If a pet is on your list of possible holiday gifts this year, local humane societies might be the place to find one.
The following questions, were provided by the American Society for the Prevention of Cruelty to Animals, which recommends that you answer them before adopting:
1. Why do you want to adopt a pet? Maybe you want a companion for your child. Knowing why you're preparing to bring a pet home will help you to determine the species and breed that will fit your lifestyle.
2. Are you ready to make a long-term commitment? When adopting, you are making a commitment to care for an animal for the rest of his life. That could mean 10 to 15 years for dogs and as long as 20 years for cats. As you go through lifestyle changes — moves, the birth of children and new jobs — your animal will remain a permanent part of your life. If circumstances change, will you be able to care for your pet?
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3. Do you know what kind of pet is right for you? You should consider your personality and lifestyle, and other factors, including your living space and how much time you spend at home, to determine what pet is right for your household. Research various breeds and ask shelter staffers what animals they recommend. They're experts at making perfect matches.
4. Can you afford to care for your pet's health and safety? Owning a dog or cat involves more expense than the initial adoption fee. Food, veterinary care, spaying or neutering and proper identification — that means a collar with tags and a more permanent form of ID, such as microchipping — can add up.
5. Will you be able to spend quality time together? Dogs thrive on several hours of exercise and companionship every day, and pooches who are constantly left alone can develop behavioral problems. Cats are healthiest and happiest indoors and love to be treated to energetic play sessions with their human families. If your work demands that you travel often, or if you're out of the house most days and evenings, this might not be the right time to adopt.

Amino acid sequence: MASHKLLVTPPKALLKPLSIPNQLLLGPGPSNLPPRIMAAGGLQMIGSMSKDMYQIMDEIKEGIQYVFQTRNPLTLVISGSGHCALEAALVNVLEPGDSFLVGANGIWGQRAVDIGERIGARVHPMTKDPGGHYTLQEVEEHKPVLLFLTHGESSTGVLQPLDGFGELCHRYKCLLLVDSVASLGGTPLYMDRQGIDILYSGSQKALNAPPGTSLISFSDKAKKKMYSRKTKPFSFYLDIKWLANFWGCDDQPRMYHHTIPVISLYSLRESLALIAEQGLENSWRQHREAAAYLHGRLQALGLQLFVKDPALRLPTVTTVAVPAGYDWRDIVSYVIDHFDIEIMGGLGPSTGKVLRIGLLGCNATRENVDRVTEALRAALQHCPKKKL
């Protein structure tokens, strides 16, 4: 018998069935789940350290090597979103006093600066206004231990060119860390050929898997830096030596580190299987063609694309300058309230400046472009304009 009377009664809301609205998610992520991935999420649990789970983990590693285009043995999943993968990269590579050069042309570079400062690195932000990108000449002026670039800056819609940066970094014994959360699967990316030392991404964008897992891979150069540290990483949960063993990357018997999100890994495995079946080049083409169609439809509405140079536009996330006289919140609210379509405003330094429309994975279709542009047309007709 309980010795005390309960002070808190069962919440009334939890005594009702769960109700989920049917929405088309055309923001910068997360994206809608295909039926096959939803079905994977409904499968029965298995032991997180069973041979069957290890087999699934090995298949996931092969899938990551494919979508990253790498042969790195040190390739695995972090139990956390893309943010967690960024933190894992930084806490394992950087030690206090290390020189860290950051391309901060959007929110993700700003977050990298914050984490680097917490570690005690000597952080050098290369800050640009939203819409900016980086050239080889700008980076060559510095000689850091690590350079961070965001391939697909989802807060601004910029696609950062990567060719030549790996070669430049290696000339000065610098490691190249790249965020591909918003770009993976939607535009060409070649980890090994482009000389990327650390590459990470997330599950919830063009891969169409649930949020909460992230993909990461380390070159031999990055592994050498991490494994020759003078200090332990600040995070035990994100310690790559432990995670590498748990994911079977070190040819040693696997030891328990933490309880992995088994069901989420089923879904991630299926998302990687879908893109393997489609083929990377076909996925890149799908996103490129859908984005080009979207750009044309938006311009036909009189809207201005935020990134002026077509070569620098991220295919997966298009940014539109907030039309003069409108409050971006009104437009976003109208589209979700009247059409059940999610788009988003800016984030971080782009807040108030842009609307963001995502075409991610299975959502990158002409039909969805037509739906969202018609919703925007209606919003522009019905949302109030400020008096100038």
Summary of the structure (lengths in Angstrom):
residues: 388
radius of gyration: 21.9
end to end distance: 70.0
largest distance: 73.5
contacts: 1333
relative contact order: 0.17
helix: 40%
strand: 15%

6. Are you prepared to deal with an animal's health problems? Fleas, allergies and unexpected illness or injury are just a few of the health-related problems that potential pet owners can face. Can you care for your pet if he gets sick?
7. Are you willing to train your animal companion? Lack of training is one of the most common reasons that adopters return pets to shelters — are you willing to solve behavior problems? Basic training helps dogs and their owners communicate better, strengthening the relationship overall.
8. Are you prepared to pet-proof your home? Whether it's tightly sealing your garbage cans or paying attention to dangerous decorations during the holidays, you'll need to make your home safe before adopting. That includes keeping toxic foods, pet-unfriendly plants and dangerous household items out of paw's reach.
9. Is your living space adequate for an animal companion? Be sure to choose an animal who will thrive in your home. If you're attracted to energetic large-breed dogs but live in a small apartment, will your pooch have enough room? If you live on a noisy street, will it disturb your cat?
10. Is your family ready for a pet? If your kids are toddlers, you might consider waiting a few years before adopting, as pet ownership ideally is a team effort. Children who are mature enough can happily share pet-care duties. You also might have another pet at home who's not yet — or might never be — ready to share his kingdom with another animal.